The Planted Tank Forum banner

Water Change Aeration

2729 Views 8 Replies 5 Participants Last post by  jellopuddinpop
Hello everybody.

I'm relatively new to being serious about the hobby of fishkeeping. I searched this forum, and the wise God google with only some topics brushing on my question. So I turn to you glorious gurus!

My question is, when I am doing 20-30% water changes in my 20 gallon H tank, with a PH of around 6.8, should I aerate the water while it sits before I add it to my tank?

I saw a lot of information for aeration regarding salt water, but not about freshwater. I currently have a heavily planted tank with no CO2 yet (I'm still waiting on my diffuser to arrive). I read that too much movement of the water may "push" the CO2 out of the water. But when I do a water change, I immediately fill the bucket, treat it with prime and then let it sit for about 3 days (right now as the tank is still relatively new) before I do my next water change.

I have a small heater that I put in the bucket to keep the water around the same temperature as my tank, but it has no movement while it sits. I do cover the bucket (with my "dirty water bucket") because any open water source in my house is free game for drinking water and pet hair.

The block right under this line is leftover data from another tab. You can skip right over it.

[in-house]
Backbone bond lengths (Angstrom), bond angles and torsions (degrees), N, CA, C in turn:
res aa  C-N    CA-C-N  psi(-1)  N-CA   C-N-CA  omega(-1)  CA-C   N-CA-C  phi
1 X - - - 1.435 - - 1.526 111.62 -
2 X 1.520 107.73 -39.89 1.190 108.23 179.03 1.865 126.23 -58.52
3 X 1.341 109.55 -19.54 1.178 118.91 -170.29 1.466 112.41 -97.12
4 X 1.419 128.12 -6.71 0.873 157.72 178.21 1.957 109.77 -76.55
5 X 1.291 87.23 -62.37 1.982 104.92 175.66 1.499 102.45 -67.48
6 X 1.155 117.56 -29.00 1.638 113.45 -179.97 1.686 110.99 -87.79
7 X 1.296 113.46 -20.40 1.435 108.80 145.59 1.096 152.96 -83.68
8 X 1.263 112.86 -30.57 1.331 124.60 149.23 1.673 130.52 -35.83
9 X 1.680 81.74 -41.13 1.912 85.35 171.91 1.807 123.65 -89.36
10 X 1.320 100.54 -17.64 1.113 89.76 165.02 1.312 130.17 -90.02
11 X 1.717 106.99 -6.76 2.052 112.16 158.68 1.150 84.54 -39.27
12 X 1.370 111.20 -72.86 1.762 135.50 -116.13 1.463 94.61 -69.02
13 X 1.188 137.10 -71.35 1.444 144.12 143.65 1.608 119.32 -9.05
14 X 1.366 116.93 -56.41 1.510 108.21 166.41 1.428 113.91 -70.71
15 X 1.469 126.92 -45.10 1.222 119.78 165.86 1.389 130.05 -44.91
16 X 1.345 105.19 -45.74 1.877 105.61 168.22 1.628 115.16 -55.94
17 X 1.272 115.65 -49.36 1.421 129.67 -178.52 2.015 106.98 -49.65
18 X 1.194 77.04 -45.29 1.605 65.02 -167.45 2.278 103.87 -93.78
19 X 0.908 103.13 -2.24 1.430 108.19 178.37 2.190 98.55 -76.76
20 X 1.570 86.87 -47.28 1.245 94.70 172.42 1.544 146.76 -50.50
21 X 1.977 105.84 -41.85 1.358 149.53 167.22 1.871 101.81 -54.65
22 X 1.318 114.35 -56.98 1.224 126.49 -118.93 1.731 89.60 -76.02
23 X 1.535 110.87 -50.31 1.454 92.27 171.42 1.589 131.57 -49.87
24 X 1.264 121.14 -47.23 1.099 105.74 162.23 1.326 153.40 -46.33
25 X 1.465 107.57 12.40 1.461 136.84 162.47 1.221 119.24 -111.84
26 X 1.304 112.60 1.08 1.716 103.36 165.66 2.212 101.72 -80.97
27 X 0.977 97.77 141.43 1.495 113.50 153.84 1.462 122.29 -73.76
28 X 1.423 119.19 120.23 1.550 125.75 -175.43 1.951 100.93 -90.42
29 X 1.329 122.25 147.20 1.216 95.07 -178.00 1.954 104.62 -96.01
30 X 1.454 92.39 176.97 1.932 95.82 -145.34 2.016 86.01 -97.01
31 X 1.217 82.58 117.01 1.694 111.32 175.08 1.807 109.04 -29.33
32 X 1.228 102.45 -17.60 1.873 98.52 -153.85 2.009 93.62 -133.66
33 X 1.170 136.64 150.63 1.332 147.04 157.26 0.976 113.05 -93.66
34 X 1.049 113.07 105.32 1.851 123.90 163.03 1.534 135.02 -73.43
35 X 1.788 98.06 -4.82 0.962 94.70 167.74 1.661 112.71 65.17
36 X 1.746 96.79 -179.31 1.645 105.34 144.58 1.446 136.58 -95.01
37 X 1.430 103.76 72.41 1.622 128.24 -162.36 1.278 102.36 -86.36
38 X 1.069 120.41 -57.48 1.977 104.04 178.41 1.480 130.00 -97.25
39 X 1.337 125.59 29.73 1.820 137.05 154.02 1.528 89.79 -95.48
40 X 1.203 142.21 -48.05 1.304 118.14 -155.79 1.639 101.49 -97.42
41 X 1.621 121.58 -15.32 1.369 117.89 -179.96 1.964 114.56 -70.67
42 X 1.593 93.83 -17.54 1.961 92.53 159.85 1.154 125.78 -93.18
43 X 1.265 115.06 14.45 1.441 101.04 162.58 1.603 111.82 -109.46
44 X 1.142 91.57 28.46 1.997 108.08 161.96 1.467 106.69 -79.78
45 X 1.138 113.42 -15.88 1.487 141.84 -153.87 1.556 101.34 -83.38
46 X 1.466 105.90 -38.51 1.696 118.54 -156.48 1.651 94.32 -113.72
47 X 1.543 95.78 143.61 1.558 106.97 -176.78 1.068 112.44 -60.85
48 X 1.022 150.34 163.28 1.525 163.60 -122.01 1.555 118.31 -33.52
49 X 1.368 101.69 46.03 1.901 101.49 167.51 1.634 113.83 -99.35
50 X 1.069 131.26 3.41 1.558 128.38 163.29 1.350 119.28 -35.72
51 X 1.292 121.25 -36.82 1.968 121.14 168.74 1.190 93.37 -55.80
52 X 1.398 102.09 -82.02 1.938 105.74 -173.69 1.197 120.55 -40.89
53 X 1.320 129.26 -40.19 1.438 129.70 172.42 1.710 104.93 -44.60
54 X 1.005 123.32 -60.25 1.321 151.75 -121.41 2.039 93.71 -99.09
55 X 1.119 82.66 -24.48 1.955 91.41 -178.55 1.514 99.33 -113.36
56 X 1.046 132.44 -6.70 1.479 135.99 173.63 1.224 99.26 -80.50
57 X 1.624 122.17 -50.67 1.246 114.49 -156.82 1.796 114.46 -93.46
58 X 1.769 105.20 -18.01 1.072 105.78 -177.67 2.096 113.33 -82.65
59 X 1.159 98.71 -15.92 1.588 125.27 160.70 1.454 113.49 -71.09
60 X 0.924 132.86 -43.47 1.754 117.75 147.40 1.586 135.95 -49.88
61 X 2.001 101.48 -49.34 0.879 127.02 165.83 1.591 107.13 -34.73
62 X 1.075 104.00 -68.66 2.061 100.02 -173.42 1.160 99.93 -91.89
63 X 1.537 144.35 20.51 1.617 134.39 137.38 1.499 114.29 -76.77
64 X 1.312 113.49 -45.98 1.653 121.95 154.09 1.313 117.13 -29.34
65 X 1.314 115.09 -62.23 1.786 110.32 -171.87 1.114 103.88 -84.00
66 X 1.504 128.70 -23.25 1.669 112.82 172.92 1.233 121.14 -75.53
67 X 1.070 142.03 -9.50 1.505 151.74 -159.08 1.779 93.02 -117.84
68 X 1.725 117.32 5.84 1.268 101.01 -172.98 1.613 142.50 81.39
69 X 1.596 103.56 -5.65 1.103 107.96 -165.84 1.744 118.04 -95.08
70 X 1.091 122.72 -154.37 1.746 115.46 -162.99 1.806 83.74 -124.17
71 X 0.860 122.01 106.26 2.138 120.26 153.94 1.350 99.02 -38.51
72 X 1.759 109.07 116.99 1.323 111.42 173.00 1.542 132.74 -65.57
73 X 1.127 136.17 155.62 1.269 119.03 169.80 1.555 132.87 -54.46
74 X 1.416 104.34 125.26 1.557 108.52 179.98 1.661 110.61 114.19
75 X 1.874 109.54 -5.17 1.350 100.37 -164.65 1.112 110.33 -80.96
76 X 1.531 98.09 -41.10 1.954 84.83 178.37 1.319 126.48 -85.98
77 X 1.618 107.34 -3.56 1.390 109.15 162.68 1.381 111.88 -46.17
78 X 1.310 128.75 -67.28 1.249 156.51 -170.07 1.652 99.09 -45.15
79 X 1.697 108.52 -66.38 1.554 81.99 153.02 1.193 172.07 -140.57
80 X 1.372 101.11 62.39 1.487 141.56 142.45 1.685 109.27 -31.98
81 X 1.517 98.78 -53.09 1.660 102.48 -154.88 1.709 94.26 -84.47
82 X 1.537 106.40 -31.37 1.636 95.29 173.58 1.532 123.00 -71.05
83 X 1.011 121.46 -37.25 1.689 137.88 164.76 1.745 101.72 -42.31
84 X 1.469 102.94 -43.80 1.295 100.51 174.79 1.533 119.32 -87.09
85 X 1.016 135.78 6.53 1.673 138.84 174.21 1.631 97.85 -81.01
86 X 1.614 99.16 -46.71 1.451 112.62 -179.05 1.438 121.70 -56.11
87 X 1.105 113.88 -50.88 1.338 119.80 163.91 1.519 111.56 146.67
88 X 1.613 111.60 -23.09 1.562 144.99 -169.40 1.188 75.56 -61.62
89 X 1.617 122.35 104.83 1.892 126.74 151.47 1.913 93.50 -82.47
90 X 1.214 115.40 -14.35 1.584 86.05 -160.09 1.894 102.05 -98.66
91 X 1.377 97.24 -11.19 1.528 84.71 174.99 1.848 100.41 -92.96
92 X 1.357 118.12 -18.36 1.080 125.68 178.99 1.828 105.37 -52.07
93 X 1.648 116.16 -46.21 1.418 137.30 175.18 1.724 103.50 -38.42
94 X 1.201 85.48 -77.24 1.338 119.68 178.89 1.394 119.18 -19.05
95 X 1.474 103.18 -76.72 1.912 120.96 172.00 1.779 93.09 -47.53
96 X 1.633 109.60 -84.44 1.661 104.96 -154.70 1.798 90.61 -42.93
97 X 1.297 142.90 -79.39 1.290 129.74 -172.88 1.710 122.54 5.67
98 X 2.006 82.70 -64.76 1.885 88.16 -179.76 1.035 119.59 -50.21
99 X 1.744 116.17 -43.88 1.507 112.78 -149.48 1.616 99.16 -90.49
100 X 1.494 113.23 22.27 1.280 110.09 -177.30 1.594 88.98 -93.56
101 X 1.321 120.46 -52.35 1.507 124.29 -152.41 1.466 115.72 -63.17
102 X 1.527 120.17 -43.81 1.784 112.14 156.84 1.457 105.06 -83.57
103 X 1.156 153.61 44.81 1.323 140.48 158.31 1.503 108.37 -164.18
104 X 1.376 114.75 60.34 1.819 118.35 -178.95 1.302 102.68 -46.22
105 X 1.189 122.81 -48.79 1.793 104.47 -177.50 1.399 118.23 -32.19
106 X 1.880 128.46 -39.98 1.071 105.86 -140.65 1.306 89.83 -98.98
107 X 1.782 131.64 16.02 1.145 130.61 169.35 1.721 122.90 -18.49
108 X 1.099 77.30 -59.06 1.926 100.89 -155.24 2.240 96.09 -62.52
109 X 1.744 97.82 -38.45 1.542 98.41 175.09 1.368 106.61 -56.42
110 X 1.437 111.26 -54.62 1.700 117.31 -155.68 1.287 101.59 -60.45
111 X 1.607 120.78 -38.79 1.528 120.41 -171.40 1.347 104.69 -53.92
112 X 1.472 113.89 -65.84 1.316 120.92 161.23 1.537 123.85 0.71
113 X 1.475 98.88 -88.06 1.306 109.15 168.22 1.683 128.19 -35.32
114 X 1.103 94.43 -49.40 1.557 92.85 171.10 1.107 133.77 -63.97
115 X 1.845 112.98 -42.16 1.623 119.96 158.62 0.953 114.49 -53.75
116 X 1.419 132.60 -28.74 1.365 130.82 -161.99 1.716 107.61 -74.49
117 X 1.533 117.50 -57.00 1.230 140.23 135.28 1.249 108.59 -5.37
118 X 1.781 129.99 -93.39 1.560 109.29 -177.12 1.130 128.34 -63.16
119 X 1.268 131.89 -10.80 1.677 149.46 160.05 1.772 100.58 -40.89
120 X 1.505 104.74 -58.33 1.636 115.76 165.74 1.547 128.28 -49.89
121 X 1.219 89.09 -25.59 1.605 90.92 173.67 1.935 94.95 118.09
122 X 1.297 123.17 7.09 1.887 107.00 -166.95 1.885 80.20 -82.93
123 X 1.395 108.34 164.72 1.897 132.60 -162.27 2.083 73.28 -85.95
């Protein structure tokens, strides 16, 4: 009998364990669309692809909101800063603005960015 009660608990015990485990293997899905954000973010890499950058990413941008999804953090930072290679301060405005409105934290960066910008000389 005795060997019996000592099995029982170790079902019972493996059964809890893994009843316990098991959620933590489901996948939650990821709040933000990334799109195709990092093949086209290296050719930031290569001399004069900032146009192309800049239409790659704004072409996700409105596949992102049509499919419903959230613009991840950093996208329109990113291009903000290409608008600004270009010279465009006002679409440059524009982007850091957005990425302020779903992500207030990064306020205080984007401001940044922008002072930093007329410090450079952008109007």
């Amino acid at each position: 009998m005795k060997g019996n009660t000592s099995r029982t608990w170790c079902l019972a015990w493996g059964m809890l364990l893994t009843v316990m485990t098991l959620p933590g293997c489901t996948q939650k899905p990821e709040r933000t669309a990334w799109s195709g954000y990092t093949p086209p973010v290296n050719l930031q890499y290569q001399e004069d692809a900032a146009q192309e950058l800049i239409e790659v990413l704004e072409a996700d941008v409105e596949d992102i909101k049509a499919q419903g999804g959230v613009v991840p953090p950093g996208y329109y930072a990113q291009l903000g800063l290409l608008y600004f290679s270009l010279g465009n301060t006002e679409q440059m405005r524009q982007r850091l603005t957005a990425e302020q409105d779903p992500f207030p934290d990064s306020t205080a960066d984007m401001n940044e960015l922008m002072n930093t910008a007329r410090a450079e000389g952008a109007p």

There are currently 5 harlequin rasboras and a snail in the tank. Eventually it will house 5 panda cories, my betta, 10 rasboras a mystery snail or two and a small colony of shrimp.

So moving forward with the maturing of the tank, should I begin aerating the water change water? Or is what I'm doing ok to let it sit covered, treated with prime and a small heater.
1 - 1 of 1 Posts

· Premium Member
2,129 Posts
It's not water movement that causes CO2 to dissipate from water, it's when the water surface is broken, like by waves or aeration.

I'm curious, why do you leave your water sit for 3 days?
1 - 1 of 1 Posts
This is an older thread, you may not receive a response, and could be reviving an old thread. Please consider creating a new thread.